Selected Curation Reviews


San curates 'Who's Your Dandy?'
film programme and live performances, Edinburgh Filmhouse

It's a big deal to be able to properly access work by and about your communities, instead of only
a mainstream blockbuster once in a while.

-Sandra Alland, November 2017
(read preview & interview at Diva Magazine online)


San curates SEEP: Fluidity in Body & Landscape,
multimedia visual art exhibition at Patriothall Gallery, Edinburgh

The rich buffet of art and sense of community the experience provides is difficult to match elsewhere... As a non-disabled, sighted, hearing individual at this event, the audio description and BSL don't feel at all laboured; both provoke a questioning of language and add to the experience, as do the alternative interpretations each artist was invited to provide – these were either edible, tactile or audible... The amount of detail applied to each aspect of the experience is exhilarating, and commendable.
* * * * * (five stars)

– The Skinny (Edinburgh/Glasgow), March 2014


Selected Film Reviews


I'm Not Your Inspiration documentary series
(and San's Queer & Trans Deaf & Disabled Video Project)

A strong piece.
* * * * (four stars)

– Eye For Film (Glasgow), March 2015


“...broached the question of how we critique the work of disabled artists, a really important question
we need to be having more discussions about.”

– The Horn (Austin TX), February 2015


“This three-part short documentary series introduces three disabled artists as they discuss numerous topics including: the meeting of identities between the LGBT and disability community, visible and hidden disabilities, access barriers, inspiration porn and many more in a humorous and matter-of-fact style.
An entertaining and informative film.”

– Who Had the Nerve blog (London), December 2014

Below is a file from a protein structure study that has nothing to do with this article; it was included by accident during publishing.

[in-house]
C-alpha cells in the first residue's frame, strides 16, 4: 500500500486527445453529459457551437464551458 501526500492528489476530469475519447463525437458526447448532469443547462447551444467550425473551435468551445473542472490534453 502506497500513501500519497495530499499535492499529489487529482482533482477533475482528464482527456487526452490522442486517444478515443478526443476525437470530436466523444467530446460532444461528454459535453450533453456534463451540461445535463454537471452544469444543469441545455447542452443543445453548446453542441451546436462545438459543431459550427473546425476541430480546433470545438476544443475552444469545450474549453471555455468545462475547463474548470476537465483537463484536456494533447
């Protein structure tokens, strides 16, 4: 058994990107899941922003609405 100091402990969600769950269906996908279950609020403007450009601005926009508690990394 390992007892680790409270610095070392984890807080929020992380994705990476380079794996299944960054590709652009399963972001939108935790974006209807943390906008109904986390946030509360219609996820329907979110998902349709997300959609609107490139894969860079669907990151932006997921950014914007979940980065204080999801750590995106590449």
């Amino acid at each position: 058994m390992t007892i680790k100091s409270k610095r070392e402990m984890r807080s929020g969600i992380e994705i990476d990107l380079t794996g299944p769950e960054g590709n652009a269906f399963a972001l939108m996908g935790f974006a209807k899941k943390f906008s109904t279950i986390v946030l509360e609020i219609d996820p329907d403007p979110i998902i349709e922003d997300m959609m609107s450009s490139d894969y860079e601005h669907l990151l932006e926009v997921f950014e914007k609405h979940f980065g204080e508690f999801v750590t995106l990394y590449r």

“The most engaging aspect of the exhibition is a pair of films by Sandra Alland in which some artists frankly detail their experiences as queer or disabled individuals.”

– The Student (Edinburgh), April 2014


“A necessary counterpoint to the clichés and condescension disabled people at times experience... antidote and celebration in one, staying away from inspiration-pornography and stereotypes while fostering a diverse selection of homegrown talent.”

– The Skinny (Glasgow/Edinburgh), April 2013


Able short film

“Able by Sandra Alland mixes poetry, stop-motion photography and recorded voice to create her metaphoric and literal vision of barriers to access. She uses a variety of techniques to ask the question 'who gets to be able'. I enjoy the way the film takes viewers through the streets of Edinburgh, using stop motion photography, forcing us to realise what a difficult city it can be to navigate. Her film also uses poetry, benefit applications, border control terminology and medical and blood donor questionnaires in order to look at other intersections of identity and ability. A thought-provoking piece. ”

– The F-Word (London), June 2014

(watch Able and read an essay about its creation at Feral Feminisms)


Selected Performance Reviews


San with They They Theys

“They They Theys are at once a band, a film and a poem. A beautifully shot film, carefully orchestrated with Sandra Alland's words, and strings, a harmonica, percussion and an oboe, touches on the issue of bodily fluidity whilst also allowing itself to be a startling piece of art.”

– The Student (Edinburgh), March 2014

San with Zorras

“...epiphanic and beautiful...haunting.” 

– Canadian Review of Literature in Performance, Montreal, September 2012

“(Alland) does a great job of injecting humor into her poetry... the first spoken-word group
to have actually captured my interest. Also, I was intrigued by the song about someone
stealing avocados by shoving them down her pants.”

–, Mia Jones, LA/New York, March 2011